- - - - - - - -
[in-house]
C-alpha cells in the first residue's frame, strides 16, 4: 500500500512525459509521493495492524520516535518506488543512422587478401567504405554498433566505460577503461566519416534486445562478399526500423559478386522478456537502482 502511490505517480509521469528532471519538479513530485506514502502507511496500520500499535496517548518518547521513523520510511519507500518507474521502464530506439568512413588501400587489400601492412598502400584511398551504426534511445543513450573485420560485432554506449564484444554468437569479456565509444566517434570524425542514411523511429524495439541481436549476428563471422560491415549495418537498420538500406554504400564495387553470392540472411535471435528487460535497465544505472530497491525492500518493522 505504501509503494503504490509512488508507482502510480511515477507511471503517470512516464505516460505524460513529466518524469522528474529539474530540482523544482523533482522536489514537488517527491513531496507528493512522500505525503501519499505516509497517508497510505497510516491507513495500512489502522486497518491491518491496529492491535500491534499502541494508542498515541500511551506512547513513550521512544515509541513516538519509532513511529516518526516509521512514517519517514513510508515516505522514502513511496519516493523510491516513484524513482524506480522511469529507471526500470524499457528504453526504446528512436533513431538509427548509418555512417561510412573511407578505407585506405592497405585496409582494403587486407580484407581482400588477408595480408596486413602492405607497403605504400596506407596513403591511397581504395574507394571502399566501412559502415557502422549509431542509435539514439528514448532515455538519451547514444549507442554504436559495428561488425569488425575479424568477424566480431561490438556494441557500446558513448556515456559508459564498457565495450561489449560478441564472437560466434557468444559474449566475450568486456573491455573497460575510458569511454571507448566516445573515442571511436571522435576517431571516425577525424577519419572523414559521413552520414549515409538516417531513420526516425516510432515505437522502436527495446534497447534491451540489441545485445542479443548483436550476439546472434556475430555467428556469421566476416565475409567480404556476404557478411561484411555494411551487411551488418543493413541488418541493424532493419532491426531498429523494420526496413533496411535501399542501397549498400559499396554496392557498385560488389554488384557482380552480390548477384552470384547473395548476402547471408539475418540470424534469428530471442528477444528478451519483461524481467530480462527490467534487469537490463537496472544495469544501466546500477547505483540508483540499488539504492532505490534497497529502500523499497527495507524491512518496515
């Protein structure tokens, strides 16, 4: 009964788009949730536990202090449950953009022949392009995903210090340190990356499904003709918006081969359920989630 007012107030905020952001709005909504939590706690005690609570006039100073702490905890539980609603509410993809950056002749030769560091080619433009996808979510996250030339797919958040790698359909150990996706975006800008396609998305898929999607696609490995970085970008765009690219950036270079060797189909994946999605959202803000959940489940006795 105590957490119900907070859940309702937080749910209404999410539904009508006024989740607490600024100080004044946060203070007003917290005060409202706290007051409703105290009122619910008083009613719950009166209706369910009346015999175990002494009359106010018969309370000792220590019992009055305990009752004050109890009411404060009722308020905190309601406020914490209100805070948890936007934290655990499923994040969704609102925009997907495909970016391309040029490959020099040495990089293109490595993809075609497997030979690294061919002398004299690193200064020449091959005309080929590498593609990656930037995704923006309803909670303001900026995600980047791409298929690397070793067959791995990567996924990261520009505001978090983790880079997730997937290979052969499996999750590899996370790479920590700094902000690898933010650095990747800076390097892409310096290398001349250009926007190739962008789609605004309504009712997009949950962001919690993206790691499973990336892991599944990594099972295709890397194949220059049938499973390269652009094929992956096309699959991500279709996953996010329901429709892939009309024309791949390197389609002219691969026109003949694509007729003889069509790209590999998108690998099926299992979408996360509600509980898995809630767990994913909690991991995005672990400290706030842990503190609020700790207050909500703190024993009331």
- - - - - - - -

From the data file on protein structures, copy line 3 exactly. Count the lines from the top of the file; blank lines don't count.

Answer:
């Protein structure tokens, strides 16, 4: 009964788009949730536990202090449950953009022949392009995903210090340190990356499904003709918006081969359920989630 007012107030905020952001709005909504939590706690005690609570006039100073702490905890539980609603509410993809950056002749030769560091080619433009996808979510996250030339797919958040790698359909150990996706975006800008396609998305898929999607696609490995970085970008765009690219950036270079060797189909994946999605959202803000959940489940006795 105590957490119900907070859940309702937080749910209404999410539904009508006024989740607490600024100080004044946060203070007003917290005060409202706290007051409703105290009122619910008083009613719950009166209706369910009346015999175990002494009359106010018969309370000792220590019992009055305990009752004050109890009411404060009722308020905190309601406020914490209100805070948890936007934290655990499923994040969704609102925009997907495909970016391309040029490959020099040495990089293109490595993809075609497997030979690294061919002398004299690193200064020449091959005309080929590498593609990656930037995704923006309803909670303001900026995600980047791409298929690397070793067959791995990567996924990261520009505001978090983790880079997730997937290979052969499996999750590899996370790479920590700094902000690898933010650095990747800076390097892409310096290398001349250009926007190739962008789609605004309504009712997009949950962001919690993206790691499973990336892991599944990594099972295709890397194949220059049938499973390269652009094929992956096309699959991500279709996953996010329901429709892939009309024309791949390197389609002219691969026109003949694509007729003889069509790209590999998108690998099926299992979408996360509600509980898995809630767990994913909690991991995005672990400290706030842990503190609020700790207050909500703190024993009331």